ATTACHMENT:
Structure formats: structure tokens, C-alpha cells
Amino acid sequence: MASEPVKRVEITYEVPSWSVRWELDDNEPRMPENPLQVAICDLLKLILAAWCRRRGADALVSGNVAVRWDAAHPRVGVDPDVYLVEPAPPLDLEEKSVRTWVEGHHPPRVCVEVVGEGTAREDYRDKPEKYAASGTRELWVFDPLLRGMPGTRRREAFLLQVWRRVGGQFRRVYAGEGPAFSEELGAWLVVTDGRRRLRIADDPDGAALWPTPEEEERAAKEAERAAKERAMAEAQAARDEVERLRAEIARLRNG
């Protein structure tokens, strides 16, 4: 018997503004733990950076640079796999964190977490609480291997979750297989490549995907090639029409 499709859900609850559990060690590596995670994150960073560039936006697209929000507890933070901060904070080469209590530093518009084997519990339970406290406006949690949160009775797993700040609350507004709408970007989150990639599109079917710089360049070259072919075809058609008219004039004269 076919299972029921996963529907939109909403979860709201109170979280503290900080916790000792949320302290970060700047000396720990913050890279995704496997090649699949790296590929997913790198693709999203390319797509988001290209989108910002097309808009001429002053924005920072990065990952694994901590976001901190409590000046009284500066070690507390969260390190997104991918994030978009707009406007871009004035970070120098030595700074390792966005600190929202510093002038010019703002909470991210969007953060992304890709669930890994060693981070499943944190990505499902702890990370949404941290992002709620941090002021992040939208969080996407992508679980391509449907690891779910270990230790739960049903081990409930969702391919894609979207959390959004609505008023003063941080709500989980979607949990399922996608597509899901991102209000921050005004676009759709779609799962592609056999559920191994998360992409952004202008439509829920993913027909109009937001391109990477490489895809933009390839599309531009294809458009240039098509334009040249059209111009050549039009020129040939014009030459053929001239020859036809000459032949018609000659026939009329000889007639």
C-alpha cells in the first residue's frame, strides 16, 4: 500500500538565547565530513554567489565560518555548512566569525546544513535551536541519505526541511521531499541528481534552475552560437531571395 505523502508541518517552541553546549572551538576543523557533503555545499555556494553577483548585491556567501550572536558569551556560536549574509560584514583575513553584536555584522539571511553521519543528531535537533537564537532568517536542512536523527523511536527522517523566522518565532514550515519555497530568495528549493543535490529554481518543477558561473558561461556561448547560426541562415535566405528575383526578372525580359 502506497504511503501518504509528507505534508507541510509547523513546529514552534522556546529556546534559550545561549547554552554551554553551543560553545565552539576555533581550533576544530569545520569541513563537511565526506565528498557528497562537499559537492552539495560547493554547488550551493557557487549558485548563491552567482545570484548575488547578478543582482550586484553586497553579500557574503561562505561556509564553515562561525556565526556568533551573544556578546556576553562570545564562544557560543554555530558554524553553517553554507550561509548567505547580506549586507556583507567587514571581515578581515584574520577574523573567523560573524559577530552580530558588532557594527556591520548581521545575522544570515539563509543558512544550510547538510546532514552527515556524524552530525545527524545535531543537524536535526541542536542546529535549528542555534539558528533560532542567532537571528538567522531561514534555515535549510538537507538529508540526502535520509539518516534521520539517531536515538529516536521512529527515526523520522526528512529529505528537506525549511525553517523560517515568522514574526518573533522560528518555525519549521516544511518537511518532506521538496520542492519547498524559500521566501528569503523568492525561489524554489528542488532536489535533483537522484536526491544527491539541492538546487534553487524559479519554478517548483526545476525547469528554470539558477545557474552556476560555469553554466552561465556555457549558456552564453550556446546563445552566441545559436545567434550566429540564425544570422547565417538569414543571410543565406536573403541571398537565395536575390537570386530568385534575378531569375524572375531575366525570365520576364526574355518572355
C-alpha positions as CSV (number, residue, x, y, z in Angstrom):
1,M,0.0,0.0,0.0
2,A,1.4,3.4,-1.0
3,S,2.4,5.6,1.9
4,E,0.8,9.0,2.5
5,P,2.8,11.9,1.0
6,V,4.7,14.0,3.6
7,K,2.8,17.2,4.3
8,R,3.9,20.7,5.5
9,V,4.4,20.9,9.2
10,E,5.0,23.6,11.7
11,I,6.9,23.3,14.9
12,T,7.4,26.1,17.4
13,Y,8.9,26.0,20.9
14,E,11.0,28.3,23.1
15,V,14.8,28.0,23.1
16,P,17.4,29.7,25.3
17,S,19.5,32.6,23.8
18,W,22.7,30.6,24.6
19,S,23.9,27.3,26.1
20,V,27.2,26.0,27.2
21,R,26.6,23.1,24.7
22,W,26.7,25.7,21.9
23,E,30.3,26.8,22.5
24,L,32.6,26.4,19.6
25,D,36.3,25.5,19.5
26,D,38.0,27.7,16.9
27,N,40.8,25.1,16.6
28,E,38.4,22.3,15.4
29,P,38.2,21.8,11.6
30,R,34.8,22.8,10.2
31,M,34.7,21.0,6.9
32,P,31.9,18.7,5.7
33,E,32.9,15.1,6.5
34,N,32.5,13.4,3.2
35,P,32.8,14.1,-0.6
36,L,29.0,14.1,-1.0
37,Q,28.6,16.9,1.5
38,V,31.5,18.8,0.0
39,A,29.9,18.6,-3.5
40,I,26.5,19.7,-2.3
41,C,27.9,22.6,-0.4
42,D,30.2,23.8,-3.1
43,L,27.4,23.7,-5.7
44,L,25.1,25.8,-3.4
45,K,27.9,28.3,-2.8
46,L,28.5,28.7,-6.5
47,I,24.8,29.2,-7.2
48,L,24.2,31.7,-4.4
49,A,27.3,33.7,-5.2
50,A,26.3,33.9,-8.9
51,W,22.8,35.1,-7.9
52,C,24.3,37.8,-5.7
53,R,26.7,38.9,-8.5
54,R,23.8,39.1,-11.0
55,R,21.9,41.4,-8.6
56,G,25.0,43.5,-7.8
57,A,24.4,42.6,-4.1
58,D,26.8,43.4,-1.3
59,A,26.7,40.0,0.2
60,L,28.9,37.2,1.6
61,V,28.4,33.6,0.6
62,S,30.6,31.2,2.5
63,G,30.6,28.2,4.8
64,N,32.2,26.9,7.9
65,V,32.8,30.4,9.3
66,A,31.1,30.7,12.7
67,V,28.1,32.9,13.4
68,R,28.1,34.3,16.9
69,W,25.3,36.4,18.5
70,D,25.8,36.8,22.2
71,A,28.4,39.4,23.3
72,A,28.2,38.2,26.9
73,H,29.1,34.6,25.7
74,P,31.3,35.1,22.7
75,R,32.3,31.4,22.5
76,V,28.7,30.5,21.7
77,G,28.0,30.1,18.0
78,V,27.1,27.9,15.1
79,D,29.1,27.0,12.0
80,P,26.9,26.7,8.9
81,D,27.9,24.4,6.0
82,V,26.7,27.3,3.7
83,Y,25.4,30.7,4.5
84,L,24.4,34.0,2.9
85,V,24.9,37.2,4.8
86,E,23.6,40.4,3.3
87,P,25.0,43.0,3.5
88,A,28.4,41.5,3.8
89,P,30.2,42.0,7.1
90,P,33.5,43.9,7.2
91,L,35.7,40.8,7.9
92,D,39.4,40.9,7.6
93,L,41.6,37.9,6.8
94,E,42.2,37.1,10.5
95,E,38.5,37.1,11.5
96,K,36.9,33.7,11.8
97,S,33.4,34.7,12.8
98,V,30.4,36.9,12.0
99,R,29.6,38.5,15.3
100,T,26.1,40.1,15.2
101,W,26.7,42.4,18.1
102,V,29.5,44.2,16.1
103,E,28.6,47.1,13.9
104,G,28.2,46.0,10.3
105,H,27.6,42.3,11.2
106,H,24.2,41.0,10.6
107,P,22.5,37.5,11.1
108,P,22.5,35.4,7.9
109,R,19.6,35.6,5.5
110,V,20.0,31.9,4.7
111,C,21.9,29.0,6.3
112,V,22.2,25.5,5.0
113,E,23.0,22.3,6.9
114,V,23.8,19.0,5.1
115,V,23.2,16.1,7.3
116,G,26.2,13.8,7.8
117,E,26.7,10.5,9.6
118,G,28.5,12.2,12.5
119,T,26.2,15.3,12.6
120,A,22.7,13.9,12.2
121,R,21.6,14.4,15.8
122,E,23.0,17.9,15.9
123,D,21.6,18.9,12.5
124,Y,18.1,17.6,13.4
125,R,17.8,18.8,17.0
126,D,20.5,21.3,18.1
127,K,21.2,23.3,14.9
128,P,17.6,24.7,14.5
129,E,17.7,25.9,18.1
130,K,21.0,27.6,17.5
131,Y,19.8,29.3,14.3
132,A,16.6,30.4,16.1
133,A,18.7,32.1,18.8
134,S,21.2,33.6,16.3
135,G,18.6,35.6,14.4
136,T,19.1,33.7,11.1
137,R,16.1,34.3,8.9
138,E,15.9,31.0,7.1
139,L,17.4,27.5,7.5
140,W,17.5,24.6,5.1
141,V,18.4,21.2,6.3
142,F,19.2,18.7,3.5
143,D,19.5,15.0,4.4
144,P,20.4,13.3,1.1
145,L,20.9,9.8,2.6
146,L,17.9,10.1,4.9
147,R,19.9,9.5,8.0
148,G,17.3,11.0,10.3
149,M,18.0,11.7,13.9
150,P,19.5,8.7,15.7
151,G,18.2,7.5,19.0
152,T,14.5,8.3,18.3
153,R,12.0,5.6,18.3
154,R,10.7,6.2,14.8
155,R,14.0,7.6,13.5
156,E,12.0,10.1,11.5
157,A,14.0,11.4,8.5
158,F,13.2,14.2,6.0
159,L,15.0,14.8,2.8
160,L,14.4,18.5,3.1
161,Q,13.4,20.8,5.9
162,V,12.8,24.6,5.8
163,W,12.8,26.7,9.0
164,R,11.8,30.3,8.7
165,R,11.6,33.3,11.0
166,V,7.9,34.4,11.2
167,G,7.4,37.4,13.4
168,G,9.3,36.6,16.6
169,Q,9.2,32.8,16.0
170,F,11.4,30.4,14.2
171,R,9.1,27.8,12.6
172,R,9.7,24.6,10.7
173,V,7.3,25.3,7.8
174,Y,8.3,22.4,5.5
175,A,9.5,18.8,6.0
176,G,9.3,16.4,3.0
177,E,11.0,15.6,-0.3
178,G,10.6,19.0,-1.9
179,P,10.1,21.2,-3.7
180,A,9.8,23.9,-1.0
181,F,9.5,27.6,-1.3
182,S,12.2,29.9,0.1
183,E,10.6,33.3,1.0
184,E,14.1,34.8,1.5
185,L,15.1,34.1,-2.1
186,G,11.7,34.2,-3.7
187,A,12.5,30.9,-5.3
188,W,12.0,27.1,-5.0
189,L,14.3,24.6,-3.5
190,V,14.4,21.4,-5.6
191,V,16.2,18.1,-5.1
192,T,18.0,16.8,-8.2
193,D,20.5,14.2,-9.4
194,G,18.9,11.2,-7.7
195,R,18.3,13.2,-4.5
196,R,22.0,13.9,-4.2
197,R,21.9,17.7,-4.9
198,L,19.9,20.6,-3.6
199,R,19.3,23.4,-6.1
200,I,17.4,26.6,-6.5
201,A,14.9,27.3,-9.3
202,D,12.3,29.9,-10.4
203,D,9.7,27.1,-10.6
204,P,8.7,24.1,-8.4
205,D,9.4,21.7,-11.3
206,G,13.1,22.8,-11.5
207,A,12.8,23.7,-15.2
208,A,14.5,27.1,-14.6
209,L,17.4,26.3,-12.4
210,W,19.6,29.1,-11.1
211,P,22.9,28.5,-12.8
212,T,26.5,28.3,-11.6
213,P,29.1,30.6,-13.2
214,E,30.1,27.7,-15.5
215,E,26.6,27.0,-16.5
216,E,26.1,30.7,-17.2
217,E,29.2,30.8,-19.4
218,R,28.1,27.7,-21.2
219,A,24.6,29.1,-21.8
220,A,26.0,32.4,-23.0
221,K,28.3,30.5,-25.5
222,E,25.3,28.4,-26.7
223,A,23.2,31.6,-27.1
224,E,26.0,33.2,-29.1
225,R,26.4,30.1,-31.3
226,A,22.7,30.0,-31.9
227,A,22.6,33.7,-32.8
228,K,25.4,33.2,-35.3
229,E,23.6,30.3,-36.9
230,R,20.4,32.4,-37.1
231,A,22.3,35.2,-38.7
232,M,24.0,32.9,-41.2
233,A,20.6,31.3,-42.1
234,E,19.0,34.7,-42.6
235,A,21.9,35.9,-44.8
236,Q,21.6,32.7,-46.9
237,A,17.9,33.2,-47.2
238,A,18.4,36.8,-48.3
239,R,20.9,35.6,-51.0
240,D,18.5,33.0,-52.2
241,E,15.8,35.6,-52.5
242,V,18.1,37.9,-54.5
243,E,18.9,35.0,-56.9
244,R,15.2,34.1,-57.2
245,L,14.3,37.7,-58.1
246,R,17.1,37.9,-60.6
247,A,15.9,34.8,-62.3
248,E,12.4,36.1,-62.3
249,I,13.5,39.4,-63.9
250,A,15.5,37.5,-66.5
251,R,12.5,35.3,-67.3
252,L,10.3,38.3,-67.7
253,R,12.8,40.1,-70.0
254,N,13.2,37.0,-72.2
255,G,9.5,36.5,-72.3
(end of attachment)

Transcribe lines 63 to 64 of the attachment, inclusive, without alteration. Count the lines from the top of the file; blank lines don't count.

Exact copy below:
58,D,26.8,43.4,-1.3
59,A,26.7,40.0,0.2